Honors Chemistry is a pre-AP level course. The course culminates in a Regents exam in June 2019.
Countdown to NYS Chemistry Regents: 8:15 am Tuesday, June 25th 2019 (GYM)
Chemistry is the study of matter, its changes, composition, properties and the changes it undergoes. Inasmuch as this definition of chemistry will suffice, a singular definition of chemistry will leave one lacking in a true understanding of what chemistry is and/or what a chemist does. In fact, chemistry is everywhere and we are all chemists with varying degrees of awareness and skill. This is true because chemistry encompasses virtually every aspect of our daily lives. It is the science that provides a connection between all of the natural sciences—biology, physics, chemistry and geology. For this reason, chemistry is often referred to as the "central science".
The history of chemistry spans almost 3000 years and it begins with the Greek philosophers of antiquity in around 600 BCE. The earliest Greek philosophers believed that the earth consisted of essentially 4 elements--earth, air, wind and fire. Aristotle was a chief proponent of this idea and added a fifth element that he called "aether". The ancient Greeks believed that all of the universe consisted of these elements in varying amounts.
The notion of an indivisible particle (an atom) began with Democritus who, unlike most Greek philosophers, did not believe in the continuity of matter. (eg; The notion that matter can be infinitely subdivided.) The term "atomos", which means "indivisible" was born of this notion.
The next 2000 years of chemistry were marked by the various quests and aspirations of the alchemists, one of which was the ability to change baser metals (such as lead or iron) into gold. While they never achieved the power of transmuting metals, alchemists were successful at gaining some understanding of the elements, their chemical properties as well as their chemical reactivities.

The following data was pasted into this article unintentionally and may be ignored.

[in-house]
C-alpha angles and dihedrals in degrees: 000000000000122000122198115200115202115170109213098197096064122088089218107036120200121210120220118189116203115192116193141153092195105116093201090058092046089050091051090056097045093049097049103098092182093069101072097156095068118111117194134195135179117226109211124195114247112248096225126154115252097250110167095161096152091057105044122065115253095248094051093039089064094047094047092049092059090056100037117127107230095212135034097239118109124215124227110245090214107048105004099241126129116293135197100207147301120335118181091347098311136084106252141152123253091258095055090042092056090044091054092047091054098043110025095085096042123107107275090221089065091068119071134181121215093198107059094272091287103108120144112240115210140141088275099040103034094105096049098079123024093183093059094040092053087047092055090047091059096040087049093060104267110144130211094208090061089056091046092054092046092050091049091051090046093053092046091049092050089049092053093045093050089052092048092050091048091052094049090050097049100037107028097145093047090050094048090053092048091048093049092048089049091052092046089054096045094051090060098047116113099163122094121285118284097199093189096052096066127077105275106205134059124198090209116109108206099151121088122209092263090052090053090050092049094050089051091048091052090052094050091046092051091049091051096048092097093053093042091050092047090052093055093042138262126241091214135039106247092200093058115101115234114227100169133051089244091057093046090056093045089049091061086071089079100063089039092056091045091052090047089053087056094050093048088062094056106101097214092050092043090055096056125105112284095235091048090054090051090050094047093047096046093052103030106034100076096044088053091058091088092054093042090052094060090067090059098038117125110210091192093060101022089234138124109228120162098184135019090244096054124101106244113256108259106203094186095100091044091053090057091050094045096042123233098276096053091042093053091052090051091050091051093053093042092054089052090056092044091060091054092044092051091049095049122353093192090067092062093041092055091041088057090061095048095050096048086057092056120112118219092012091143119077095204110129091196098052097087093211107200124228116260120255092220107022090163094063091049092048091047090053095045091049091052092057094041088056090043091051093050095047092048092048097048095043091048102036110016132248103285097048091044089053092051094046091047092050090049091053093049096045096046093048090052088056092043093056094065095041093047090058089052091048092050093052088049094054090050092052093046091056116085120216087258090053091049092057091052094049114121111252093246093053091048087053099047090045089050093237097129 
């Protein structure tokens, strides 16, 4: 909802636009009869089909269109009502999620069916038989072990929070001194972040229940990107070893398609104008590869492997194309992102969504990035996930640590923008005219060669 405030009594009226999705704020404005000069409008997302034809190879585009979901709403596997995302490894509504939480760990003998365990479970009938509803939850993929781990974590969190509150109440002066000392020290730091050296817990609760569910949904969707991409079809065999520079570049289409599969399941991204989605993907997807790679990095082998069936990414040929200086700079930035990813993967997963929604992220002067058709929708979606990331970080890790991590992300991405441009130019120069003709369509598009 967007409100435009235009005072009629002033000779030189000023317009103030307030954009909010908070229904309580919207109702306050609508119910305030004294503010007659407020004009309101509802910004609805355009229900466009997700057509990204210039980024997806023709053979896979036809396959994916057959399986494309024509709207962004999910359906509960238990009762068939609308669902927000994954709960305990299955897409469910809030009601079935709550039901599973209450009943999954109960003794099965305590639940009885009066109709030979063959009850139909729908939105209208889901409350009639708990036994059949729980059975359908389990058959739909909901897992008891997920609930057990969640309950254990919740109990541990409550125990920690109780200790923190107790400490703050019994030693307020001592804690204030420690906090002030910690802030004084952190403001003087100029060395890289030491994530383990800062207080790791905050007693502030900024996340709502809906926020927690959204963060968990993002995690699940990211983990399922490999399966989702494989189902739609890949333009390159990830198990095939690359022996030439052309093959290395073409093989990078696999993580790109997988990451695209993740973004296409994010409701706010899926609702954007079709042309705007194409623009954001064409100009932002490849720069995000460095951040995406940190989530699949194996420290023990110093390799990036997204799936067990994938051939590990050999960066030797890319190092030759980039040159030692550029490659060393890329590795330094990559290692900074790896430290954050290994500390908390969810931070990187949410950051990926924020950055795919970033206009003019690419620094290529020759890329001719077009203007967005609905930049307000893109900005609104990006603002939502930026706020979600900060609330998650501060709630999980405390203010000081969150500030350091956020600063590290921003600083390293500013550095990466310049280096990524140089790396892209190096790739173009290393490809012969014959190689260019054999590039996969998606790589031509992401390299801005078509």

By the 1700s, scientists like Joseph Priestley, John Dalton, Antoine Lavoisier (often referred to as the "father of modern chemistry") made great strides to transform chemistry from a mixture of philosophy and sorcery into the legitimate scientific discipline we know today. They did so by solidifying the notions that:
- Atoms of elements exist. Not only do they exist, they react in predictable ways.
- When atoms react with each other, they form new compounds--the masses of which being equal to the constituent elements from which they are formed.
Because chemistry is the central science, it plays an important role in many other related scientific fields. The following occupations all require chemistry either as a major or a component of a general course load.
- Physical therapists
- Physical Assistants
- Forensic Scientists
- Environmental Scientists
- Chemical Engineers
- Nuclear Engineers
- College/High School Chemistry Teachers
In addition to preparing an individual for these occupations, studying chemistry will help students understand the technological world--and in so doing, allows the student to make better choices for the future.